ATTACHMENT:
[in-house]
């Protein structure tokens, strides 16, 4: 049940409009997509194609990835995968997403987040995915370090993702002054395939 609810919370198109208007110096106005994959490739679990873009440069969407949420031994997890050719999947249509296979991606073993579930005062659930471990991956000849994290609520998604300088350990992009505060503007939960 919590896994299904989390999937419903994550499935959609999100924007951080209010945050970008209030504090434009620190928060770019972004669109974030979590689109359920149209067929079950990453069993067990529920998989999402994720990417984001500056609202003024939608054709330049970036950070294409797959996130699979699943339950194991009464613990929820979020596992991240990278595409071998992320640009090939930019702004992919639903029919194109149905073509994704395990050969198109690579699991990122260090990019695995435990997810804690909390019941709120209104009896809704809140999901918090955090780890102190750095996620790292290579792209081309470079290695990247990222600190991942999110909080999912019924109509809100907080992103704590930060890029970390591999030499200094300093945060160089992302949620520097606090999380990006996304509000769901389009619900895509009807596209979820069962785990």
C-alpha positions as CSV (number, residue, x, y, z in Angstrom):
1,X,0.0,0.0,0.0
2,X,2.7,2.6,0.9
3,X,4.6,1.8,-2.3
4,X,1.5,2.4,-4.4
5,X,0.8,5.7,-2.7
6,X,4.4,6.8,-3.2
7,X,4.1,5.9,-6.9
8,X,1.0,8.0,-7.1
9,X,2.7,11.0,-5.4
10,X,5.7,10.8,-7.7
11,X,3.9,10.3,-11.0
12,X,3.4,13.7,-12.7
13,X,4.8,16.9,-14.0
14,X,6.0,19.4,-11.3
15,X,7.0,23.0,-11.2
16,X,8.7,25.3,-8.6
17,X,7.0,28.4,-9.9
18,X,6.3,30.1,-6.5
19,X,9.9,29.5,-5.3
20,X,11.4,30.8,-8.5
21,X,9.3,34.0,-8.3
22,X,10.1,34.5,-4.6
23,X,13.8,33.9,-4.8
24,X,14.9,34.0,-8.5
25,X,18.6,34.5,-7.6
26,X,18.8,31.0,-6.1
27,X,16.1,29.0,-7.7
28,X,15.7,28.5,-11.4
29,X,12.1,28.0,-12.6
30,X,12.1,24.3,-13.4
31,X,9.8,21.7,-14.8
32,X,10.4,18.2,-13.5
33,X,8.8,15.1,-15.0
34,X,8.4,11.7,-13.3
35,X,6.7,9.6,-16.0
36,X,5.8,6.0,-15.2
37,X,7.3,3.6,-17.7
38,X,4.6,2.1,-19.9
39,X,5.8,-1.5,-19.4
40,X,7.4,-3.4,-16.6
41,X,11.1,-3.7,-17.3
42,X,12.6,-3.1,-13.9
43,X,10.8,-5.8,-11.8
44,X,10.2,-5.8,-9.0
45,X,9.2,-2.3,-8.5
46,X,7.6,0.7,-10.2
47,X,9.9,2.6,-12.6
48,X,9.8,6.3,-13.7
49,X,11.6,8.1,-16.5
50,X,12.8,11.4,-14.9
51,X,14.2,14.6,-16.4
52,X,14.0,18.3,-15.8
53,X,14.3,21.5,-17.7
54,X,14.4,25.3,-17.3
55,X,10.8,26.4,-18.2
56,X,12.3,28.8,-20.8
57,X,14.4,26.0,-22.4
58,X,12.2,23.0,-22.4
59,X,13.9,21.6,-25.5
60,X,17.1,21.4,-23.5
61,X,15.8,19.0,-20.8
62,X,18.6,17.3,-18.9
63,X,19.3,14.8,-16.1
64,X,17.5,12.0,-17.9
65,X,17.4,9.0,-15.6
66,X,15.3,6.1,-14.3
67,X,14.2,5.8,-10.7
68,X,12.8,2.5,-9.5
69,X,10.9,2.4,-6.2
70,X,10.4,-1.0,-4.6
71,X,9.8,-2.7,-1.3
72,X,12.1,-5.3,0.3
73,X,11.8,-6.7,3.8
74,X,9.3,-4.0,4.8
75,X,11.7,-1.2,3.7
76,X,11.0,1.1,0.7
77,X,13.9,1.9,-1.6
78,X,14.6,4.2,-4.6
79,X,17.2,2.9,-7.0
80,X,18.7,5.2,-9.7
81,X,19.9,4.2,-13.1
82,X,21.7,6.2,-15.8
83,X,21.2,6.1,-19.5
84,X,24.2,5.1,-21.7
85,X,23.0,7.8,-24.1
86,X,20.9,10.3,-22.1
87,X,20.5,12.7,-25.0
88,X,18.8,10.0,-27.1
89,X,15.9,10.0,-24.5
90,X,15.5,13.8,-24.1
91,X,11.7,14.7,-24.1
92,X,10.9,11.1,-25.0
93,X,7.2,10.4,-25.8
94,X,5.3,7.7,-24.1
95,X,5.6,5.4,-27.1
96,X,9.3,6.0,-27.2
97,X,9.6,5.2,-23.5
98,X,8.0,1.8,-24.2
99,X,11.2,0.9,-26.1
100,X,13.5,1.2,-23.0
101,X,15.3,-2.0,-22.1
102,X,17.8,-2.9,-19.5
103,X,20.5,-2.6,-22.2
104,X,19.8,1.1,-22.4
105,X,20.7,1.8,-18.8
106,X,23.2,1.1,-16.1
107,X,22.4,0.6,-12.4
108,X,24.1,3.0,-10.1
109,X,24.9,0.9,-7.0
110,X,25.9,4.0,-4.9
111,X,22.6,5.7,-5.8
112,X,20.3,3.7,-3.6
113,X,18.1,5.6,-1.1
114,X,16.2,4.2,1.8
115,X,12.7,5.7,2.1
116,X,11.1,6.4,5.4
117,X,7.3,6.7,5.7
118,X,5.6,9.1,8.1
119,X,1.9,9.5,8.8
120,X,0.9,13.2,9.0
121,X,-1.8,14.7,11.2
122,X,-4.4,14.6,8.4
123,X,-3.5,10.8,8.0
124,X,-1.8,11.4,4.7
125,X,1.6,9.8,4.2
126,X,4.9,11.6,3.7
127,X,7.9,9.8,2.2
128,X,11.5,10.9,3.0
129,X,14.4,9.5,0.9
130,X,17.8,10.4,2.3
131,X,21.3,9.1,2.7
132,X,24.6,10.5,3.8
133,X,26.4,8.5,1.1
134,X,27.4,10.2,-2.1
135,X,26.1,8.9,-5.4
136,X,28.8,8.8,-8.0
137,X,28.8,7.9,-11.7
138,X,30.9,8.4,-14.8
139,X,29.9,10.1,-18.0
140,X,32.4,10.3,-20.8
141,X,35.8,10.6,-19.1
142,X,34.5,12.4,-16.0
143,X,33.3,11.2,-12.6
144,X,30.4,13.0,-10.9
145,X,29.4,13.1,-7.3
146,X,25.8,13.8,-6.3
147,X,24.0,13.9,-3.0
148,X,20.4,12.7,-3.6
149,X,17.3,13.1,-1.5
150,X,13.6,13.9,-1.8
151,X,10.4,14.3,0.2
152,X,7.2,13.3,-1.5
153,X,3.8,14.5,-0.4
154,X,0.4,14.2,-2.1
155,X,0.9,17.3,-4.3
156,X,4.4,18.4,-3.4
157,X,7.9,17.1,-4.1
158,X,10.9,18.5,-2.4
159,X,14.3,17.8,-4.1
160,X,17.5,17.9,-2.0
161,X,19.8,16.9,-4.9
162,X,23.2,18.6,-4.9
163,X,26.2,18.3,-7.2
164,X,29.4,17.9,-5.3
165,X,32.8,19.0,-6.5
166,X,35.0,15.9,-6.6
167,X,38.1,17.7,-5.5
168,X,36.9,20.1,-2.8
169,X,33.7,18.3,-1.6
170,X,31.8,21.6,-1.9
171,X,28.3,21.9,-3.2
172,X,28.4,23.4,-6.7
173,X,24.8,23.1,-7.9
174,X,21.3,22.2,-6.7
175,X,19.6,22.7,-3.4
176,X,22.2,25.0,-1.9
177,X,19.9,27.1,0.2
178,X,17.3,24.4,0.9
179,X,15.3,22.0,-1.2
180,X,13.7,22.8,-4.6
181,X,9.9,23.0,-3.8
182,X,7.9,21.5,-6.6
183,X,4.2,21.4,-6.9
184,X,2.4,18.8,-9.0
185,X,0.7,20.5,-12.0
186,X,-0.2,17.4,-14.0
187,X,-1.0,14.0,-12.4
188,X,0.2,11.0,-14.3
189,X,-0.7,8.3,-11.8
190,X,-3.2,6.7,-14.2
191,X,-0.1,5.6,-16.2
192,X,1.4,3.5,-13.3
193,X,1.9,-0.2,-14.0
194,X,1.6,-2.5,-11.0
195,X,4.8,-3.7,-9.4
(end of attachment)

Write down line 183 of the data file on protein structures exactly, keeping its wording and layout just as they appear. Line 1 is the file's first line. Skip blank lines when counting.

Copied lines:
180,X,13.7,22.8,-4.6